This solemn, royal hymn should not be sung too fast, yet it must be enlivened by festal joy. The numerous fourths should have special emphasis. The initial motif dg acb cdc c over super omnem becomes efg ga cbc and efg gabc over -ratio-(ne). Tui in the middle of the piece has a closing cadence; so we should distinguish three phrases of practically equal length. The three consecutive groups of three notes over constitues, over the closely related in omni at the beginning of the third phrase, and over omnem enliven the entire piece. As in the Gradual, the composer here also gave special prominence to principes and omnem terram. The entire first phrase with its effective close on f inspires a conviction that this kingdom founded by God need fear neither revolution nor overthrow. It stands immovable because it was established by One who is eternal. A spirit of recollection characterizes the beginning of the second phrase. Presently, however, the melody waxes bright and joyful at the thought of the divine name; the repetition of the same motif over nominis is descriptive rather of the trepidation this name inspires. Finally the soft melody over tui gives us a foretaste of the sweetness of the Lord. The f d g b a g over me-(mores) corresponds to the f d f a g e over erunt. The consciousness of the universality of the Church induces word-painting by means of large intervals over in omni progenie. After omni there may be need for a pause. The intervals of a fourth should be sung broadly, as also, according to the manuscripts, the rhombus over (proge)-ni-(e) and (generatio)-ne.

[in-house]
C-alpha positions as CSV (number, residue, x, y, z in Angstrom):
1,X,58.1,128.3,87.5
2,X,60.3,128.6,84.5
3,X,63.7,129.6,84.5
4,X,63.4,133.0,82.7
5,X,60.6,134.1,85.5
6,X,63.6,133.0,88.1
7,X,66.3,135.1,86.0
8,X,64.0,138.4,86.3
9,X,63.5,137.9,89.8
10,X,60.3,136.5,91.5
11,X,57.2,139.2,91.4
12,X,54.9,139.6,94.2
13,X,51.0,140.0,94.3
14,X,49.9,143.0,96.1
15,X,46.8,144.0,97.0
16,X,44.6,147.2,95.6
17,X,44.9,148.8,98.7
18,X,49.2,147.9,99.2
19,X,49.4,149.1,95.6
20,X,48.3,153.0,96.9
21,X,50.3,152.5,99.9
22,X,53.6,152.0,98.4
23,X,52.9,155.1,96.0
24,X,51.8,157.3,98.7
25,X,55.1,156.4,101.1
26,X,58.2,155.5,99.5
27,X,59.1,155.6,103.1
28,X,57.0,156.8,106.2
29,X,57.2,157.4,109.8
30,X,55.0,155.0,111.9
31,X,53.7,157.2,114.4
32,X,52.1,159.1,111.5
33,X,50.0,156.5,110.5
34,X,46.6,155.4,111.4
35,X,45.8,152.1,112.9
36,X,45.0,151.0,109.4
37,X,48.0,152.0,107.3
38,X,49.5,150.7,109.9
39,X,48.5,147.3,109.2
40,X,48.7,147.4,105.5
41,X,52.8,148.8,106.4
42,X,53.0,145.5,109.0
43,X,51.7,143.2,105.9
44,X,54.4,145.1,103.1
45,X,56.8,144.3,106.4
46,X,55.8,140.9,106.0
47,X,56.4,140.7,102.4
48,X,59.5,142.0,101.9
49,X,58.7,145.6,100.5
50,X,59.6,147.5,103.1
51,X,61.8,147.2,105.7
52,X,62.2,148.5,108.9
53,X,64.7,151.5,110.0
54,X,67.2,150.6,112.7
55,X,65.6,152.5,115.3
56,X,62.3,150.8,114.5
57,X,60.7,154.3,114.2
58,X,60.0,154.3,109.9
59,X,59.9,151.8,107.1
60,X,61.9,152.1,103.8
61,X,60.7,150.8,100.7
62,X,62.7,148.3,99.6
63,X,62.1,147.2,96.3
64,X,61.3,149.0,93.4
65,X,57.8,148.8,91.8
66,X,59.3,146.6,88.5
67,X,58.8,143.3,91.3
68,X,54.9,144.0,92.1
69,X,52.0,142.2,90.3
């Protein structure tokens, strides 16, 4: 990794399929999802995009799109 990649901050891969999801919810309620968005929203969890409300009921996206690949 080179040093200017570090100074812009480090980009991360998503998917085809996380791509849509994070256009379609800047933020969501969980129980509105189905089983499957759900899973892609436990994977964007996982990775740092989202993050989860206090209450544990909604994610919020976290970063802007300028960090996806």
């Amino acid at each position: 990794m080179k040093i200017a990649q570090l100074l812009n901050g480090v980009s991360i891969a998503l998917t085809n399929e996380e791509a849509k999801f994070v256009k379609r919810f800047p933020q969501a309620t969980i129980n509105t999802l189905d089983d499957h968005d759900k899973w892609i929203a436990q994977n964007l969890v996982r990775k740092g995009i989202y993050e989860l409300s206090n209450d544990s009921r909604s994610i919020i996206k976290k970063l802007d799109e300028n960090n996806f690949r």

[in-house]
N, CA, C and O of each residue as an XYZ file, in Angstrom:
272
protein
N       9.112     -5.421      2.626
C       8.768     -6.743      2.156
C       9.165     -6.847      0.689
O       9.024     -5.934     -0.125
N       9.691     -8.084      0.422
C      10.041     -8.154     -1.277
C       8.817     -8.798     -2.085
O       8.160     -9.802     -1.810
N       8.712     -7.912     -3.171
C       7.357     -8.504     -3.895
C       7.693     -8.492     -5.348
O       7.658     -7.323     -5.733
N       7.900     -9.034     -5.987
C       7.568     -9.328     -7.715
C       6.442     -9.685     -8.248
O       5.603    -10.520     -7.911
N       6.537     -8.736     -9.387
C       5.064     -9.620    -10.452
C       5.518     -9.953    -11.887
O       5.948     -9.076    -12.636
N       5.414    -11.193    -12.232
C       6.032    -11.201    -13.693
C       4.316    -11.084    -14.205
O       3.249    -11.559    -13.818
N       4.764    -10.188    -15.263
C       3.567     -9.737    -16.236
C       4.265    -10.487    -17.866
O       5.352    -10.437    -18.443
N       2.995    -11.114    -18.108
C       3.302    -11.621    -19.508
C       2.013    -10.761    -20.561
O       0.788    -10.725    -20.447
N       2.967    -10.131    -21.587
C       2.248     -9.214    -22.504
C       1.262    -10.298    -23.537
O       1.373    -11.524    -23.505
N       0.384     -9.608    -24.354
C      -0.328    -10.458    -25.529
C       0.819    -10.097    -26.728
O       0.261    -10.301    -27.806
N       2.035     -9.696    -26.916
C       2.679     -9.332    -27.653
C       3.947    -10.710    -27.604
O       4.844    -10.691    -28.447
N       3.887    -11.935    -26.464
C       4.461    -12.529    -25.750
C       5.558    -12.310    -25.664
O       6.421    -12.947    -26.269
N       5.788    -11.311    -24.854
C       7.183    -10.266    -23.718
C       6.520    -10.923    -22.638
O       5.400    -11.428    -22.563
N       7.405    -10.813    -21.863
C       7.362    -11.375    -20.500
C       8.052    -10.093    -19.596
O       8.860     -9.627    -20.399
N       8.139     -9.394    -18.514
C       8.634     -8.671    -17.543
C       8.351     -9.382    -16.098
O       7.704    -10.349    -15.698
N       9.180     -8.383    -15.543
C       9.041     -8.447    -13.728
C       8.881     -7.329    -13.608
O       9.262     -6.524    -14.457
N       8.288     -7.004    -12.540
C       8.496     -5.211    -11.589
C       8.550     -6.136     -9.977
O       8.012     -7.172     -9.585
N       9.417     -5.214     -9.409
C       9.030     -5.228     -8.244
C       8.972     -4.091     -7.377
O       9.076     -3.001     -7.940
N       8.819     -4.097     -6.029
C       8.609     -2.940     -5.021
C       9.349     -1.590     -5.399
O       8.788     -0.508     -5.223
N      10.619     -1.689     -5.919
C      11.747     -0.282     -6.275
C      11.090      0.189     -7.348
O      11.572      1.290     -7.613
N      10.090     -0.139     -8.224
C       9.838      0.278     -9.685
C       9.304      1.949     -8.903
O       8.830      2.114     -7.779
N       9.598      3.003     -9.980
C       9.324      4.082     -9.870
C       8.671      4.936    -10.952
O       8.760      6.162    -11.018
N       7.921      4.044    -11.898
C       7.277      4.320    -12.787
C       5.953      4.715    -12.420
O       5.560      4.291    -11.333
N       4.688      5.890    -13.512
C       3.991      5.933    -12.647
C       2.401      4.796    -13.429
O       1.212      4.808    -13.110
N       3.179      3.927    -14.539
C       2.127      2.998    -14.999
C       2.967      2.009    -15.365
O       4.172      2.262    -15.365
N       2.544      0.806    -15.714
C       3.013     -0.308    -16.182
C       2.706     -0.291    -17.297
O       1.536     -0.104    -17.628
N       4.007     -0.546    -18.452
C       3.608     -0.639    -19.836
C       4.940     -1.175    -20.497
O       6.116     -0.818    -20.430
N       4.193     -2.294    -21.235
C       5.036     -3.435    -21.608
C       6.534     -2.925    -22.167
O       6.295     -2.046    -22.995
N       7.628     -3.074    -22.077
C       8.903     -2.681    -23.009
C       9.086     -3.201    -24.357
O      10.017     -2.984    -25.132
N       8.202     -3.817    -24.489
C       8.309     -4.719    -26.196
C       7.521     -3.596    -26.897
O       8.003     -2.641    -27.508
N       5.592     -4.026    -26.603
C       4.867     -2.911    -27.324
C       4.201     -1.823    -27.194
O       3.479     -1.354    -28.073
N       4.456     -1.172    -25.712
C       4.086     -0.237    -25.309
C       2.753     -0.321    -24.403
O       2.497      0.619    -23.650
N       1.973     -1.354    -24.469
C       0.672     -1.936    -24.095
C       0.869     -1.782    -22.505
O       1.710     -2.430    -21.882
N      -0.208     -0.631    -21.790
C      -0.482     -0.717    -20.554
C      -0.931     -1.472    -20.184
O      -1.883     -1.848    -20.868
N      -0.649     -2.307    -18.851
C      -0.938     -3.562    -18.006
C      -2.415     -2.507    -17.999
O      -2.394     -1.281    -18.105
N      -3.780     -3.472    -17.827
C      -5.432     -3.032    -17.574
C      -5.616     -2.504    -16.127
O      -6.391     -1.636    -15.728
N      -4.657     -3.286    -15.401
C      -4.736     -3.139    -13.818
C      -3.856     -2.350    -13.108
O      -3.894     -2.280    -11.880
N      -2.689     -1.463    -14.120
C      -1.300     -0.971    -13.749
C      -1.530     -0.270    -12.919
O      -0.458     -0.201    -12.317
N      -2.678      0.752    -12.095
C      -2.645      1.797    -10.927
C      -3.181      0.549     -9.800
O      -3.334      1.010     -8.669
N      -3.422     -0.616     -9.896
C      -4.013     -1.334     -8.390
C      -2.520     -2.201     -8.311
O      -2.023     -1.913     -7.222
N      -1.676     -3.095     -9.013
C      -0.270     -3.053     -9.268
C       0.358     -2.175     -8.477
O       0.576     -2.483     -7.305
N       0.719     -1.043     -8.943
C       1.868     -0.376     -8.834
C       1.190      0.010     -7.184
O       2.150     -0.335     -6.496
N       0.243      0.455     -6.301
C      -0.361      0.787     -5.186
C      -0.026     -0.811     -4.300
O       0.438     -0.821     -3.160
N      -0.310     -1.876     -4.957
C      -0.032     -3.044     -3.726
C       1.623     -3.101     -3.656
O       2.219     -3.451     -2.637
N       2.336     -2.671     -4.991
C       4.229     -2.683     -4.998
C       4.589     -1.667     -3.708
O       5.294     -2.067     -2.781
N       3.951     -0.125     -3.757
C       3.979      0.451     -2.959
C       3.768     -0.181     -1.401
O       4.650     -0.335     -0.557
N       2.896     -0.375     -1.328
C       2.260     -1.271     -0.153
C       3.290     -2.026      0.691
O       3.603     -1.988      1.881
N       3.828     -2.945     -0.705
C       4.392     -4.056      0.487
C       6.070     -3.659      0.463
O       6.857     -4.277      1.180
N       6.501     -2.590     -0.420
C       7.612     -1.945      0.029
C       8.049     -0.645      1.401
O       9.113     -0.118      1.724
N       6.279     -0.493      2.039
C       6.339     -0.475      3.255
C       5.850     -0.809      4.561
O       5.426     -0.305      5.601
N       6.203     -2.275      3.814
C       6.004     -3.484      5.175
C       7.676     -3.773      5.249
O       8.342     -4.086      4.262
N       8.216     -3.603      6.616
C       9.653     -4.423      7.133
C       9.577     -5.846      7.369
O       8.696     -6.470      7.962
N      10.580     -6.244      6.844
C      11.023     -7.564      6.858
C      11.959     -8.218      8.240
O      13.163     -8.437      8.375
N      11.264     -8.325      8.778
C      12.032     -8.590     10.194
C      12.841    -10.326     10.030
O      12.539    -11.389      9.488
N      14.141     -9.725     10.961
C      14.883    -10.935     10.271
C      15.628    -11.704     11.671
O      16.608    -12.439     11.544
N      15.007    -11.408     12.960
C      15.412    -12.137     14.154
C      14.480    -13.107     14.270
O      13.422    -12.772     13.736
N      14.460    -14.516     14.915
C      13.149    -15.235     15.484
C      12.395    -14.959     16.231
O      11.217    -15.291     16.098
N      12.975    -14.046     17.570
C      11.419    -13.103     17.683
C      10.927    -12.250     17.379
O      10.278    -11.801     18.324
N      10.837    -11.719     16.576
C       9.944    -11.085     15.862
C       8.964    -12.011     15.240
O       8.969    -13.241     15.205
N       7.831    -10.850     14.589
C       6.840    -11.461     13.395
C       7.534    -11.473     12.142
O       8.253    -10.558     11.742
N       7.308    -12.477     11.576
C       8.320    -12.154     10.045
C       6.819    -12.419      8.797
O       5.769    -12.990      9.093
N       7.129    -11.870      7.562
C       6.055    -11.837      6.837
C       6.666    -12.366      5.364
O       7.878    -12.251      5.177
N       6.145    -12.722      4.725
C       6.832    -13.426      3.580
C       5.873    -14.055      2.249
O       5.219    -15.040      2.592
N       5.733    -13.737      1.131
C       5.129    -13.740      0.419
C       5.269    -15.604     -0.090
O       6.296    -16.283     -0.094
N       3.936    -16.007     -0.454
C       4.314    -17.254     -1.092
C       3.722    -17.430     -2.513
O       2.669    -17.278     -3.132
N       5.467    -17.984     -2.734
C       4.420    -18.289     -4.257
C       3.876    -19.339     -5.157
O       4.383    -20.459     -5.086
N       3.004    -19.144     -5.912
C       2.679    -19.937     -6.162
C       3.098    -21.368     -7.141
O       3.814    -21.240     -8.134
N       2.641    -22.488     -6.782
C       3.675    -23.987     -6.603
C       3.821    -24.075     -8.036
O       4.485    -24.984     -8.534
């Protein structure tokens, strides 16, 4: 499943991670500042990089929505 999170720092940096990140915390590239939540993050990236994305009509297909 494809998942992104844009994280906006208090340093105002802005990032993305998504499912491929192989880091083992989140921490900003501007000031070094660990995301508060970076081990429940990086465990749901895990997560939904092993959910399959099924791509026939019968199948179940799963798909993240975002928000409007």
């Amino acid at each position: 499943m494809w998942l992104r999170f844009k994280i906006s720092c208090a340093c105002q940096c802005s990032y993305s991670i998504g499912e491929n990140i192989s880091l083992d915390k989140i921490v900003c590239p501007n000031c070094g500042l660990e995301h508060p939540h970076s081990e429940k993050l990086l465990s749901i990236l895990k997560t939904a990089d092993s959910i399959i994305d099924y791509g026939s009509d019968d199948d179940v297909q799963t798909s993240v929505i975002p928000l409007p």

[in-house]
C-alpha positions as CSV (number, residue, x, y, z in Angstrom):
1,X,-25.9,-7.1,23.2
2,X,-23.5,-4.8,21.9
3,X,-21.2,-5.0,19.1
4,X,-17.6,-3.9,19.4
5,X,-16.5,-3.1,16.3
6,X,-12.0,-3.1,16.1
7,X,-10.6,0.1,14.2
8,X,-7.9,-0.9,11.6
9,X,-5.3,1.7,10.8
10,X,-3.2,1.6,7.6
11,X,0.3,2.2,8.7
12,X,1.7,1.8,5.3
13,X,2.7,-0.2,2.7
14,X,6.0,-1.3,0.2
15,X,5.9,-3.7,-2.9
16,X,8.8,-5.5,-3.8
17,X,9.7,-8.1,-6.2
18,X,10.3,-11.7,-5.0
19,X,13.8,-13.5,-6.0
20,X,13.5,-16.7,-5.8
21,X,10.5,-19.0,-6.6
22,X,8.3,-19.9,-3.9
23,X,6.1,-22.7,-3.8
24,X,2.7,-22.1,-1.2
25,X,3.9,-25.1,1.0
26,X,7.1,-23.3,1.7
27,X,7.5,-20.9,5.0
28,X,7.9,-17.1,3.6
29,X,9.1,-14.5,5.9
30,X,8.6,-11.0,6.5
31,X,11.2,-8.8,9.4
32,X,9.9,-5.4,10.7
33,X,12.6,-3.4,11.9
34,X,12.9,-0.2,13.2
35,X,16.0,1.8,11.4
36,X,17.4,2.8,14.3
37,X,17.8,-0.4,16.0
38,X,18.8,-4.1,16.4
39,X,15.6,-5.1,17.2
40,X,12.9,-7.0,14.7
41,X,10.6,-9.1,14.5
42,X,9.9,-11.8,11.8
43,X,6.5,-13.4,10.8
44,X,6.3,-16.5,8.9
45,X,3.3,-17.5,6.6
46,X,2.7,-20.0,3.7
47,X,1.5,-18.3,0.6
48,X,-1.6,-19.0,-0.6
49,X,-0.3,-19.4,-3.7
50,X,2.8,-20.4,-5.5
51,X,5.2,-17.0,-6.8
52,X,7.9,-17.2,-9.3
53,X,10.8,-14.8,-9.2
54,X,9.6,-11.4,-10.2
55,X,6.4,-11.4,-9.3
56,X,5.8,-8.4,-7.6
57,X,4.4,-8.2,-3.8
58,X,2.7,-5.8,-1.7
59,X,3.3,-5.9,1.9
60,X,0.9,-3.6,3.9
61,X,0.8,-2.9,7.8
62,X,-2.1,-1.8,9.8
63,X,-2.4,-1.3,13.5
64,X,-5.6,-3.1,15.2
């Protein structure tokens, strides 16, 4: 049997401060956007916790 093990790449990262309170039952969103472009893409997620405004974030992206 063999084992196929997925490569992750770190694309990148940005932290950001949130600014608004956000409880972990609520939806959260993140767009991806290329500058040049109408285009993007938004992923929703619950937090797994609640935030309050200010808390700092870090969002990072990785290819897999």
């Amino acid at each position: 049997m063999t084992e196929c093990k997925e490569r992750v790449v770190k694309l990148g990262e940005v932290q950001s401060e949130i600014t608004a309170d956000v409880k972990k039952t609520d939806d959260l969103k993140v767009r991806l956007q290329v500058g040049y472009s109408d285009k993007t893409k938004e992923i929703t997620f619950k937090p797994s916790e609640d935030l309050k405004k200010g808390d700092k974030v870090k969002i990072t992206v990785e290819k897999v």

The Communion antiphon is a single phrase:
Tu es Petrus, et super hanc petram aedificabo Ecclesiam meam
The text brings us once more the words of Christ: Tu es Petrus. Through the worthy reception of Holy Communion we also become an integral part of the Church, we pulsate with her innermost life, and are bound to her in a most intimate manner. Today we can only thank God for this grace which he has vouchsafed to us, as well as for all the graces which He bestowed on St. Peter, His vicar on earth, and on all the sovereign Pontiffs.
The melody is very simple. The one major interval is that of a fourth over Petrus; beyond this there are only minor thirds and seconds. The motifs over (aedifica)-bo and Eccle-(siam) are antithetical. Would that the entire body of the faithful might be congregated as one unit to sing this hymn; each individual could then realize the more fully how he forms an element in that one, holy, catholic and aspostolic Church of which Christ said: This is My Church. In past centuries the Communions of the vigil and the feast were interchanged. The gripping melody of the Communion of the vigil would set off the Mass liturgy of today's feast very effectively.
Note: the adaptation of this melody to the feast of the Holy Trinity is found already in St. Gall 339. In the Trinity Sunday version, however, the phrasing is different. Four phrases were formed from the three of today and various minor divisions introduced that are less than satisfactory.